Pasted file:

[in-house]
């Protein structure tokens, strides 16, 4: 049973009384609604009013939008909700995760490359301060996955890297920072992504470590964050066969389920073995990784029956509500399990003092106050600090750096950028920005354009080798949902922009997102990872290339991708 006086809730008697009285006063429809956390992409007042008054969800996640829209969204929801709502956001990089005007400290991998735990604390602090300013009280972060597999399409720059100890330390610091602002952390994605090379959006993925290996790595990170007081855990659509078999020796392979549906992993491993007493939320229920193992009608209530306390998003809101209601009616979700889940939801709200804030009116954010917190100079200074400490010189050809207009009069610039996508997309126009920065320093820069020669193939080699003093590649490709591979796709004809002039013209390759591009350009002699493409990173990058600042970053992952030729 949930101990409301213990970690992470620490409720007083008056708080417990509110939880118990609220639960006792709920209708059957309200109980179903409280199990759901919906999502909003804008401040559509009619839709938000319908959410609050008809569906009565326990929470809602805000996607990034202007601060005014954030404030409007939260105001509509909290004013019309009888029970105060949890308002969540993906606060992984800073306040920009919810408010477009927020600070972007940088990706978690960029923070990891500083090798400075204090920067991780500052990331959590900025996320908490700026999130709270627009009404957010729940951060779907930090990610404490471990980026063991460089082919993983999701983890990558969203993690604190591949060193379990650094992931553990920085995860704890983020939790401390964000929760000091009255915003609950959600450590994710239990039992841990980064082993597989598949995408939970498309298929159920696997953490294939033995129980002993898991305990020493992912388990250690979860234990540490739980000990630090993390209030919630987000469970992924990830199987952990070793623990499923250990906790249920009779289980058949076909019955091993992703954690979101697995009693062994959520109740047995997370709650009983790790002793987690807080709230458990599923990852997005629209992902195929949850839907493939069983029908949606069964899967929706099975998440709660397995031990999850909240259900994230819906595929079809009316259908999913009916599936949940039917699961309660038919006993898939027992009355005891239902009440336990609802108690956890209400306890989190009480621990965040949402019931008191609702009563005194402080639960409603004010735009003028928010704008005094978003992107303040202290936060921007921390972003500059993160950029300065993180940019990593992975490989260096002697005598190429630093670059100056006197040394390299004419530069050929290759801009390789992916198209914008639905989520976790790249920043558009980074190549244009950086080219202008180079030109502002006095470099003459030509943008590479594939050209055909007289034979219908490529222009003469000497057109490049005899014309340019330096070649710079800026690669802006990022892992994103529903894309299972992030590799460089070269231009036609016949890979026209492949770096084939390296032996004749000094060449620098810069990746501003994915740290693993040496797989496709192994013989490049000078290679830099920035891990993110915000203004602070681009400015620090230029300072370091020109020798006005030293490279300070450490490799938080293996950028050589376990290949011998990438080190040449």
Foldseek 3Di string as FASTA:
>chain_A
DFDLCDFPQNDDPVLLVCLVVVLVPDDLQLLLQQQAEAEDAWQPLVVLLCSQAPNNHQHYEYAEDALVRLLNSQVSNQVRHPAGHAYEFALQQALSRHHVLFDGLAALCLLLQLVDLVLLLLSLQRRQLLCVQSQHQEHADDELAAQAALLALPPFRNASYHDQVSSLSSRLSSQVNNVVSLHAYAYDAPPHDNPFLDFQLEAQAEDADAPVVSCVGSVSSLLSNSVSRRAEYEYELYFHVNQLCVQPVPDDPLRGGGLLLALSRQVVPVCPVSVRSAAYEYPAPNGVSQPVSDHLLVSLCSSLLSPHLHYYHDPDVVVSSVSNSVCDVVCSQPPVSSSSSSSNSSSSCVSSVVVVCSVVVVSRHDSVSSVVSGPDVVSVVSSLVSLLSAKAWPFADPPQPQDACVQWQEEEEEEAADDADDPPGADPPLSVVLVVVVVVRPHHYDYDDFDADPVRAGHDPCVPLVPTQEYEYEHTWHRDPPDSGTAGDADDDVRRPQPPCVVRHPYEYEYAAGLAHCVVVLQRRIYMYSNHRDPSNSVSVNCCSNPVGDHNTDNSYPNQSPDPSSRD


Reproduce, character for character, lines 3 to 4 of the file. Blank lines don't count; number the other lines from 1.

Foldseek 3Di string as FASTA:
>chain_A